A 25 year-old-man was complaining for lateral deviation of his eye and a mass on his forehead nearly for 6 years. In physical examination, the extension of frontal bone which was causing an asymmetry in the left side of forehead was seen. The otoscopic examination and audiological tests were normal. Left orbit was pushed downward. All cranial nerves were normal. All blood tests except serum alkaline phosphatase level were normal. CT scan demonstrated a low density lesion which is in accordance with FD and involved whole left frontal sinus, ethmoid sinuses, lateral orbital wall, frontoparietal calvarium, lateral wall of right frontal sinus, lateral orbital wall, both superior squamous parts of temporal bone and sphenoid sinus. FD caused decreasing of aeration in right ethmoid sinus and sphenoid sinus. (Figure 4 and 5). In bone scintigraphy, increased activity was found in cranium, in upper part of tibia and in pelvis. The patient was not operated because he did not have any otoneurological symptoms and the lesion was diffuse and large.
A 21 year-old-man was complaining hearing loss and pain in his left ear for 3 years. External auditory canal was narrowed but not obstructed. Audiometric examination and tuning fork tests revealed left ear conductive hearing loss. All blood biochemistry was normal. In bone scintigraphy, increased activity was found in only left temporal bone. CT scan demonstrated a low density lesion which is in accordance with FD and involved in petrous apex, mastoid, and squamous parts of temporal bone, sphenoid, and whole parietal bone (figure 6). The patient was not operated for his reluctance and little otoneurological symptom.
The temporal bone may occasionally be involved by fibrous dysplasia. Involvement of the temporal bone results in painless progressive enlargement of the squamosa, mastoid, and external canal. The temporal bone may be the site of monostotic, less frequently, of polyostotic. PFD is differentiated from MFD with severe signs of deformities, frequently spontaneous and recurrent fractures, manifest craniofacial and vertebral affects and tendency to occur on extremities. Diagnosis of MFD is possible with biopsy. On the other hand the typical lesion is enough for PFD (2, 3). Radiographic signs were enough for diagnosis our case I, but also supported with biopsy.
The male to female ratio was about 2:1. The ratio of left and right ears affected is approximately equal to each other. In generally the ratio of MFD for about 70%, PFD for about 30%, McCune Albright Syndrome is for about 3% (3). The involvement of temporal bones were unilateral in three cases whereas bilateral in other. Our four cases were male.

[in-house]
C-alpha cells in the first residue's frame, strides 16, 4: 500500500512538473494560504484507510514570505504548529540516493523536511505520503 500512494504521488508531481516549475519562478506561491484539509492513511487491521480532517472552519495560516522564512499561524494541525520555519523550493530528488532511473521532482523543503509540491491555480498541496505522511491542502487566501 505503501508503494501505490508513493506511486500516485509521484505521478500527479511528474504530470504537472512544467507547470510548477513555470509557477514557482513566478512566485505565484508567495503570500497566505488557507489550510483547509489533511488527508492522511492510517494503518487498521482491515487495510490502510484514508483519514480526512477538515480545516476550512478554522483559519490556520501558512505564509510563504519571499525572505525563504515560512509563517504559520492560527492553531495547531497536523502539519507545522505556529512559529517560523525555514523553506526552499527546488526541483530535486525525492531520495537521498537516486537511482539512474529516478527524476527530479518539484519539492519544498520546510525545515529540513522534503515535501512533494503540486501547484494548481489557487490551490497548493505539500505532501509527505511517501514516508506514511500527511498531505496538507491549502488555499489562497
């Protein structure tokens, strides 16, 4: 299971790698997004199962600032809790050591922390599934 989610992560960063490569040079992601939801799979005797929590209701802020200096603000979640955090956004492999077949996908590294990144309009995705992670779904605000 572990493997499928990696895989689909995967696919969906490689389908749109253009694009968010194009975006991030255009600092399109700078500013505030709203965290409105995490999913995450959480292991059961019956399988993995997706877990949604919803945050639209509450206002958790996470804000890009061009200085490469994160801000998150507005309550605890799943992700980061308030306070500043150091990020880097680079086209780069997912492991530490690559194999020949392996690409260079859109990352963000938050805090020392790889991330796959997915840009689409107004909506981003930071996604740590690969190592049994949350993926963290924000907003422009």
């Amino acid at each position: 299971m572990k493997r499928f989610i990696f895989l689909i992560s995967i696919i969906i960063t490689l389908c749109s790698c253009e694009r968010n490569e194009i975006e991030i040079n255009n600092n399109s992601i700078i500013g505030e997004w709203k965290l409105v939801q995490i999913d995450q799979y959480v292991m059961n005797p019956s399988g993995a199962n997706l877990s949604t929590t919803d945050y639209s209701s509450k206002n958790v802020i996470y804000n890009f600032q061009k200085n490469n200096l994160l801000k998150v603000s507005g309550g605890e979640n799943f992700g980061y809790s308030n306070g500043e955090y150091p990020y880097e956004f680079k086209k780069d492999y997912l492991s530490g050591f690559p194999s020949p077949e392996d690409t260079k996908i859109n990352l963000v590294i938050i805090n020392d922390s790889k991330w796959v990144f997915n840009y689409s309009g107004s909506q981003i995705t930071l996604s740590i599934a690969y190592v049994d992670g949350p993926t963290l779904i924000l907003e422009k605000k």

The radiological features of temporal bone involvement include an increase in size and bone density associated with areas of sclerosis and radiolucency (3). There are three different types according to their radiological appearances: pagetoid or ground glass appearance (56%) (Figure-4), sclerotic (23%) and cystic (21%) lesions (3, 4, 7). CT scans demonstrated a transition zone between normal and dysplastic bone. The characteristic signs are the expansion of bone, thinned cortical layer and displacement of surrounding structures (2, 4). Generally otic capsule is preserved. Labyrinth can be seen as a solitary isle in lesion (4). In the first case, otic capsule was normal (Figure 1).
The mass may reach to several centimeters in diameter. A solitary lesion may mimic an eosinophilic granuloma, and multiple lesions may be misdiagnosed as Hand-Schuller-Christian disease (3, 4). The incidence of craniofacial involvement is about 10 % in MFD and about 50 % in PFD with moderate skeletal involvement, but reaches to 100 % in PFD with extensive skeletal involvement. Following maxilla and mandible, all the craniofacial bones may be involved but involvement of temporal and occipital bones are unusual. The percentile of temporal bone of involvement between all cranial bones is 18%. As a rule temporal bone is affected unilaterally, but bilaterally involvement may be seen in PFD cases (2, 3). Our first and third cases were PFD. In our first case left side of mandible and left temporal bones were affected but in our third case, squamous parts of temporal bones, maxillae, nasal, and parietal bones were affected bilaterally (Figure 1-4, 5).
Fibroblastic structure in the squamous and mastoid parts of temporal bone are painless and in a tendency of growing (2). Sometimes by involving the temporomandibular joint, trismus, and dental occlusions develop. The disease sometimes may cause preauricular pushing or progressive obliteration of external ear canal. The patient complains of a progressive hearing loss caused by increasing narrowing of the external auditory meatus (3, 4, 7). By the involvement of sphenoid, ethmoid, nasal and frontal bones, the orbita is invaded and distorted, so the globe displaces to upward and outside then exophtalmos and hypertelorism happens. According to the involved region diplopia, smelling disorders, tinnitus, sensorineural hearing loss or vestibular disorders may happen. Fourth, sixth and seventh cranial nerve palsies may develop as the results of such mass lesions (3). Case I, II and IV had conductive hearing loss and pain. In our four patients asymmetrical growing of skull led to cosmetic changes. In case III had orbital invasion caused displacement of left orbita and eyebrow to downward.